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  6. Watchdog censures Warrington for destroying planning records

Watchdog censures Warrington for destroying planning records

Warrington Borough Council has been strongly censured by the Local Government Ombudsman for destroying records that formed part of the statutory planning register, so that it had no records of plans and applications approved before 1996.

The watchdog voiced “grave concern” over this case and said that it represented “a significant and very serious failure of corporate governance”.

The Ombudsman’s investigation found that a senior planning officer who has since left the council had arranged to destroy records forming part of the statutory planning register. As a result the council has no record of the plans and applications approved in its area before 1996. Only the decision notices have been retained but, without the plans and applications, these do not record what has been approved.

The watchdog said: “It was an extraordinary and inexcusable act of maladministration for the council to destroy records that it had a statutory duty to hold and make available for public inspection.”

The discovery followed a complaint to the Ombudsman from two householders in a small cul-de-sac, who complained that the council failed to deal properly with planning applications and breach of planning control by someone developing a house on land behind their homes. They said the peace and security they once enjoyed has been lost, and that they have lost all confidence in the integrity and competence of the council.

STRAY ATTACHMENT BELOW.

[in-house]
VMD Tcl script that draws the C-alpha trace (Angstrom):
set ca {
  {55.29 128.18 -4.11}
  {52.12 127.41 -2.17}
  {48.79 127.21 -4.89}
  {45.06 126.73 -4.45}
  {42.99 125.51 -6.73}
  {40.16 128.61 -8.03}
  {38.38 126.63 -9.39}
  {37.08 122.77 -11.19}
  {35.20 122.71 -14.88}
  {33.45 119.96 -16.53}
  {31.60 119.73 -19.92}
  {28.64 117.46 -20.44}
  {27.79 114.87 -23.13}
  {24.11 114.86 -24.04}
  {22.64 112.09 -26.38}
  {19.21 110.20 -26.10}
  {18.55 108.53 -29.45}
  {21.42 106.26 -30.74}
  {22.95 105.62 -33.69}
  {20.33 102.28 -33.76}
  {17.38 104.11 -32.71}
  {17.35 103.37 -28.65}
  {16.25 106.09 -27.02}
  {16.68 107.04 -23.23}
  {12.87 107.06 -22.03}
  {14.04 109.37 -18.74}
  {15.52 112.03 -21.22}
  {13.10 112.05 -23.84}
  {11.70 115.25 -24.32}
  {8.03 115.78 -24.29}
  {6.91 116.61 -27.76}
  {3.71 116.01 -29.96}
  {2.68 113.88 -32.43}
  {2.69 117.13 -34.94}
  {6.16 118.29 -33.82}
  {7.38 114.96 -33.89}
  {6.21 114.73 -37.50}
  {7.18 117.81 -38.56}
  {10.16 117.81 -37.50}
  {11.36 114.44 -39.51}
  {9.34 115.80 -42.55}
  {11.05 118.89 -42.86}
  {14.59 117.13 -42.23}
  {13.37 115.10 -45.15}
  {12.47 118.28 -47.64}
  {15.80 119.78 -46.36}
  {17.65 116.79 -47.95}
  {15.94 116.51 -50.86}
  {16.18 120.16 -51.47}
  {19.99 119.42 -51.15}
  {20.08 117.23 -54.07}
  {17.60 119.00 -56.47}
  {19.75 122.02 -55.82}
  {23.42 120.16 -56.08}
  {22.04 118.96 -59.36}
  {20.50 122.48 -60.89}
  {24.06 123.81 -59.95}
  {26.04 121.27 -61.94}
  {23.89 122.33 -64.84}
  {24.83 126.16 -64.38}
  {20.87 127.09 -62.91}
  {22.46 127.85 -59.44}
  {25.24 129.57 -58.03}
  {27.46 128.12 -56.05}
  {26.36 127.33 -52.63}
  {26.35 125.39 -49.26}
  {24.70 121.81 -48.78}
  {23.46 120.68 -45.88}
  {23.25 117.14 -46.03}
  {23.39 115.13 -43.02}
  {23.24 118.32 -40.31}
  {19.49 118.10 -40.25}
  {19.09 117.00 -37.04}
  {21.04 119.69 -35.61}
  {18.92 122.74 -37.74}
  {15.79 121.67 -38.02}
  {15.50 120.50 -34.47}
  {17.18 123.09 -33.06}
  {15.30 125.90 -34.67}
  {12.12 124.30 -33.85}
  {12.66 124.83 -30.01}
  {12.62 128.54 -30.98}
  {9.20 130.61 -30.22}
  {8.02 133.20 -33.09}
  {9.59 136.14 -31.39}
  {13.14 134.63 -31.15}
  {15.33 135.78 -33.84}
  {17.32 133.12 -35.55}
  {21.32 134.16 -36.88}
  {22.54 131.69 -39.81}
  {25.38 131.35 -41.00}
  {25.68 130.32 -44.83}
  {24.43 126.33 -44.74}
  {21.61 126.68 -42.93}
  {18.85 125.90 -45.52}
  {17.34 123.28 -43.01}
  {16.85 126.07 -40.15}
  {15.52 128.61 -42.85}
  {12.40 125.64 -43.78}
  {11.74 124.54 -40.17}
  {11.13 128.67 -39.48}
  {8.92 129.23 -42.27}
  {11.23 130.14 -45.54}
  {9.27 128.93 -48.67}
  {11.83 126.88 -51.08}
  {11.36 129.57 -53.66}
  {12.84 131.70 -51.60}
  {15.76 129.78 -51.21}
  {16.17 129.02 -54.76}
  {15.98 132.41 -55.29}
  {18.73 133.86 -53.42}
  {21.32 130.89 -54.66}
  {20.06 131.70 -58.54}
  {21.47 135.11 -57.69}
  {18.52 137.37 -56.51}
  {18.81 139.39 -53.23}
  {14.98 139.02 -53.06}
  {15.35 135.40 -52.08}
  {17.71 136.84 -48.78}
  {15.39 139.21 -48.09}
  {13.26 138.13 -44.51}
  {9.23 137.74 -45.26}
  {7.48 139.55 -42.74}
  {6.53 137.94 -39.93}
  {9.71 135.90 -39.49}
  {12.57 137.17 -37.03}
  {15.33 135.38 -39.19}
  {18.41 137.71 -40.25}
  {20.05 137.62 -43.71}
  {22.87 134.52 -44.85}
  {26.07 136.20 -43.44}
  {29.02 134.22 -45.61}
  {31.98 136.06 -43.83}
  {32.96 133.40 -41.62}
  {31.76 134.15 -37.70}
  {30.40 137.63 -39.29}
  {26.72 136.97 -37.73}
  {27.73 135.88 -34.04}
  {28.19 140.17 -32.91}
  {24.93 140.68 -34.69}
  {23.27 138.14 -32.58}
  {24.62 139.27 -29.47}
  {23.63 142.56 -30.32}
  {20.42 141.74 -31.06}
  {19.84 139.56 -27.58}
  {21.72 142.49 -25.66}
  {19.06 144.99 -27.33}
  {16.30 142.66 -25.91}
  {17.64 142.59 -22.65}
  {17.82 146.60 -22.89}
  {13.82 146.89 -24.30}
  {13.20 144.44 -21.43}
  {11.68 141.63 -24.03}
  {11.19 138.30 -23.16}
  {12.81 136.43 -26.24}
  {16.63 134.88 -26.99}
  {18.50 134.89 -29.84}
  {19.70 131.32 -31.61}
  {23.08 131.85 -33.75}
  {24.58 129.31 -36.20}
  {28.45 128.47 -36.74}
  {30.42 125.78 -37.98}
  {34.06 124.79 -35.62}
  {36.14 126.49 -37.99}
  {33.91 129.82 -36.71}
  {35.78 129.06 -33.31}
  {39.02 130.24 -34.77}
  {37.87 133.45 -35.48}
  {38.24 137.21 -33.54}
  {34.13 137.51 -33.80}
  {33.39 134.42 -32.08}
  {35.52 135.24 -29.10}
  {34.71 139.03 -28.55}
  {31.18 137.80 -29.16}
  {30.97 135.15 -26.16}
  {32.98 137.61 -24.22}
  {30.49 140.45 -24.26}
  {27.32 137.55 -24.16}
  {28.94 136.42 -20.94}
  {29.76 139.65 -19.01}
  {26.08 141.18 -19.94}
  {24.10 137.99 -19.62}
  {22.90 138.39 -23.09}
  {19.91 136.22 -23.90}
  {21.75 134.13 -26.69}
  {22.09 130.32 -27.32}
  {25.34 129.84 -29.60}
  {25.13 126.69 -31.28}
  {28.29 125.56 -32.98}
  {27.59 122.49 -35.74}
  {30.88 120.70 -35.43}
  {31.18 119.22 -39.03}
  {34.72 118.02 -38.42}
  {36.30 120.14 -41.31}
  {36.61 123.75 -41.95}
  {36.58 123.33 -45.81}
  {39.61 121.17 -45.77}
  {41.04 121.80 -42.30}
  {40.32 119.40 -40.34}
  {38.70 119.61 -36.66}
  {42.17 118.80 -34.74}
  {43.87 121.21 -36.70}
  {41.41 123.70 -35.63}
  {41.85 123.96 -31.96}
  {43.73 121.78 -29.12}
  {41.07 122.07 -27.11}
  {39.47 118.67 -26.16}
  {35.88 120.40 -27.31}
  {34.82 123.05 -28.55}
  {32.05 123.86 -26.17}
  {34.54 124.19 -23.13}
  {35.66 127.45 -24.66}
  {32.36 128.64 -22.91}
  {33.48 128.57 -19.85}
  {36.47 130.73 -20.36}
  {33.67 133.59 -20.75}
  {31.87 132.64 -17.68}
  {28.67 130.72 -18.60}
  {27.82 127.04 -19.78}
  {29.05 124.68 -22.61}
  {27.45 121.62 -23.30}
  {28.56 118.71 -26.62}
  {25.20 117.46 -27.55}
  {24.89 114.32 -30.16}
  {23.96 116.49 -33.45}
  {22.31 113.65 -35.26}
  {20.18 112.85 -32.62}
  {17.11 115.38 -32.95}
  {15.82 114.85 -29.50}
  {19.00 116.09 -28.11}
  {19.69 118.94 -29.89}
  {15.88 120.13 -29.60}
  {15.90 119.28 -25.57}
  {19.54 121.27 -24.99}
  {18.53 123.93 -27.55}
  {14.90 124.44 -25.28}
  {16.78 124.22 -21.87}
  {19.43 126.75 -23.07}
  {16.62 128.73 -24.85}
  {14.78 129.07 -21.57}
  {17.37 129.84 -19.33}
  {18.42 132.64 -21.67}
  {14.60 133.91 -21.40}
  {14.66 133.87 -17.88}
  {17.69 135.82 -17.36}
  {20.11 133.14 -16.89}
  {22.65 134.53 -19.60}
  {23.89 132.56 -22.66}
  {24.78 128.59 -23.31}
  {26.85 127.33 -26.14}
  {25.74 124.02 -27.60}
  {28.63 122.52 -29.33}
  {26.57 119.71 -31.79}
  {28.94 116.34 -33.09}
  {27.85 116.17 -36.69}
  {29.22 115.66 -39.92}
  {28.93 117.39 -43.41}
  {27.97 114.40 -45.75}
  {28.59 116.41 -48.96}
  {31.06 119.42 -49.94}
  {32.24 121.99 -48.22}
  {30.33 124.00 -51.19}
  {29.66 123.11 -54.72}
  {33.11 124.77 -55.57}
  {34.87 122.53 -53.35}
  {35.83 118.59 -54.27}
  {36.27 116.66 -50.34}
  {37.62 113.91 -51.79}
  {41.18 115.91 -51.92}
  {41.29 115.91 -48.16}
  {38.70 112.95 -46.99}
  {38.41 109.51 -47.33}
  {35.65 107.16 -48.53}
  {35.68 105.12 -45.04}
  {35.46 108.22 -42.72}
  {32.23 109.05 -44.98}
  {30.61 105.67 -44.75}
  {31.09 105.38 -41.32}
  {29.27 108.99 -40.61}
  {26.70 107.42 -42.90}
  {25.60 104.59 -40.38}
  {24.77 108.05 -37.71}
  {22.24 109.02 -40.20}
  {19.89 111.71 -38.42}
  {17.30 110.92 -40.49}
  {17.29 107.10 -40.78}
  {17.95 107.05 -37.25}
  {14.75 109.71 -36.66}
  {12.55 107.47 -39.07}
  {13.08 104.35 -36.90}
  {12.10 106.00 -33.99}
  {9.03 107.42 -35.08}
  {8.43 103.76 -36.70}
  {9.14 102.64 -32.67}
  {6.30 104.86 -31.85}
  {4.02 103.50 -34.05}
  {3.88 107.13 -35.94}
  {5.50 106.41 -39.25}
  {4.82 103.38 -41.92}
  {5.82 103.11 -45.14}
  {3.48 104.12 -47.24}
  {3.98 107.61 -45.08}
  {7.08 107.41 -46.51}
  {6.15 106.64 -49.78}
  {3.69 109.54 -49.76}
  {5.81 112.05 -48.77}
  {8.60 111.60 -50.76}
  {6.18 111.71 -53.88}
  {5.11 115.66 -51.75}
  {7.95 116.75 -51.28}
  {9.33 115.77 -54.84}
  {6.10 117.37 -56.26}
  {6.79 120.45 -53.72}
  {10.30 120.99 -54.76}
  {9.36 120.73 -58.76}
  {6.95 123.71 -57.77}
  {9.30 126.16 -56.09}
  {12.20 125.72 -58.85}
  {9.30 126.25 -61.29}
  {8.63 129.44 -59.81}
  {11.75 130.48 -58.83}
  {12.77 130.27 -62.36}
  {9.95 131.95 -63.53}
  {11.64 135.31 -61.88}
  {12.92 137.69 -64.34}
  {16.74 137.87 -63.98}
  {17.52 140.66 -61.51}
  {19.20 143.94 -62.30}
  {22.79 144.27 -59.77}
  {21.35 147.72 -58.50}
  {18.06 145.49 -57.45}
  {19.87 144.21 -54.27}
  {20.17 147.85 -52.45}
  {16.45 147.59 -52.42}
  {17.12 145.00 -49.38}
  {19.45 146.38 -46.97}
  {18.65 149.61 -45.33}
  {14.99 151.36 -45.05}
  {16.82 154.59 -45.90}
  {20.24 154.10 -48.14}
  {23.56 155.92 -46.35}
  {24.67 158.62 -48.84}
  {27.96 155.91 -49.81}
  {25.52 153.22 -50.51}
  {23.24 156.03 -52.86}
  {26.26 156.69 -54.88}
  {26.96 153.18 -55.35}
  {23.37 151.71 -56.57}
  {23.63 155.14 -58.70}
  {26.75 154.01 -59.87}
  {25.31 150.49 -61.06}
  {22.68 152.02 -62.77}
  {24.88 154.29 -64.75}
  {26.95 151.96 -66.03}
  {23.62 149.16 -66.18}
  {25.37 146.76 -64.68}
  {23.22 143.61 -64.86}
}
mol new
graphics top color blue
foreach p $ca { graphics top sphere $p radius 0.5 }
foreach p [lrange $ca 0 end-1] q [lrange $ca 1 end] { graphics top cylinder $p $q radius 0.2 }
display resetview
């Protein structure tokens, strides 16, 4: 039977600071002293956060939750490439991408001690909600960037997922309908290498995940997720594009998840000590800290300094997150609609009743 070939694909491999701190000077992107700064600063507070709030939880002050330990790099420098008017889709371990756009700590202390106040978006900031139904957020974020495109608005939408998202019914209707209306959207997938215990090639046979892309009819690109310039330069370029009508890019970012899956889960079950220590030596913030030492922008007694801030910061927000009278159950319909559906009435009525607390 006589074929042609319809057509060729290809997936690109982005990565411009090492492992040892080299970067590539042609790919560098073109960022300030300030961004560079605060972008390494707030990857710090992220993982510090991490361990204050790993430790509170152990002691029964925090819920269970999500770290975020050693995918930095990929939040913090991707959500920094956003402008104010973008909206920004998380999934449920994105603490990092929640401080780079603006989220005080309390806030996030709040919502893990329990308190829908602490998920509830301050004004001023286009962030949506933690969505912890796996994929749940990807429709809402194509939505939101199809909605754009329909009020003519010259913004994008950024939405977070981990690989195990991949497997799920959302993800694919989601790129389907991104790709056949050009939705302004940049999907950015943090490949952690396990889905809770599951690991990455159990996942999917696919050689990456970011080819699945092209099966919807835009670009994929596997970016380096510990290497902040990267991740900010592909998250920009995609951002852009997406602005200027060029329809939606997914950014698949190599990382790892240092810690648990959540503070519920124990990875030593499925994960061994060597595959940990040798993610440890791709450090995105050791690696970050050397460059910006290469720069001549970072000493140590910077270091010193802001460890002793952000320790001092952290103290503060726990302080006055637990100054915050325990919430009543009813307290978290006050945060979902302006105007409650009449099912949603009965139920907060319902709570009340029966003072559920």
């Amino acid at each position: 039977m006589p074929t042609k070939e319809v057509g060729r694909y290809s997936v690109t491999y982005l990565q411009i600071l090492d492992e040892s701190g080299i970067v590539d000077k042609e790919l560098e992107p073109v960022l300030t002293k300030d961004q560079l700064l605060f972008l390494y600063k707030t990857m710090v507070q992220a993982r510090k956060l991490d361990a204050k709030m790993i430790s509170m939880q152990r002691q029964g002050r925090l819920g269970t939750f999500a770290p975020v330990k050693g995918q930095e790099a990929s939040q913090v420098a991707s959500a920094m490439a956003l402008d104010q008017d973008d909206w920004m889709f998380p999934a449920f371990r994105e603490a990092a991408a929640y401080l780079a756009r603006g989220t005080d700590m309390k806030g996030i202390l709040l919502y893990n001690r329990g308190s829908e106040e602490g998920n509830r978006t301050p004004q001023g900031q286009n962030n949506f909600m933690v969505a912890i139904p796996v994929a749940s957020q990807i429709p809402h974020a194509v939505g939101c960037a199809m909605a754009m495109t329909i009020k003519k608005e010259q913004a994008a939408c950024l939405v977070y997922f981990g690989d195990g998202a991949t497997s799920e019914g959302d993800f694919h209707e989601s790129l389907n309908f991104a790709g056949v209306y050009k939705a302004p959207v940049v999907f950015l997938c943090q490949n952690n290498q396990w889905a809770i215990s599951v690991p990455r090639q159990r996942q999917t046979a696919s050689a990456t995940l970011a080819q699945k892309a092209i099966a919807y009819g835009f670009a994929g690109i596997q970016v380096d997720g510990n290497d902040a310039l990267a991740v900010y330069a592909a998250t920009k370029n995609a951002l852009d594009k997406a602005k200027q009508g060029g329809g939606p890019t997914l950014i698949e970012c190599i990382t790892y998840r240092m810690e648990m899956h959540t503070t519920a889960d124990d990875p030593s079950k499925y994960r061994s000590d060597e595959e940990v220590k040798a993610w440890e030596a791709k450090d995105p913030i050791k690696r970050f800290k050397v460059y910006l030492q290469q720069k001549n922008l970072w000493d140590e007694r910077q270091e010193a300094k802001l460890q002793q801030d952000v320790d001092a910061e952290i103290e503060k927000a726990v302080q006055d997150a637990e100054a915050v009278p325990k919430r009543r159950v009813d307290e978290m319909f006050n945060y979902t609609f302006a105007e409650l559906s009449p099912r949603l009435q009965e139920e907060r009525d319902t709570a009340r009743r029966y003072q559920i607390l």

The Ombudsman’s investigation discovered a number of failures in the way the Council handled the issues of vehicular access to the site, the renewal of planning permission, the enforceability of planning conditions attached to the planning permission, and the taking of enforcement action.

In addition to the maladministration of destroying statutory records, the Ombudsman found the council had acted with maladministration by having no record of the plans it approved in 1997; approving an application to renew the planning permission in 2002 when the plans submitted were incompatible with conditions imposed in 1997 and failing to consider and apply Government guidance and perpetuating a condition that was unenforceable. There was a further litany of errors, blunders and incorrect procedures and behaviour.

On receiving a draft of the Ombudsman’s report the council agreed to serve a planning contravention notice on the developer about the access from the cul-de-sac and to submit a comprehensive report to the planning control committee about enforcement.

The LGO recommended that the council should serve the notice before the end of July 2011, apologise to the residents and pay them each £5,000 in recognition of the negative impact of the development on their amenity and the time and trouble involved in pursuing their complaint.

A spokesperson for Warrington Borough Council, said: "The council does not dispute the findings of the ombudsman’s investigation. We are in the process of deciding what action should be taken in order to improve matters and cannot comment further at this time."

 

Roger Milne

6 May 2011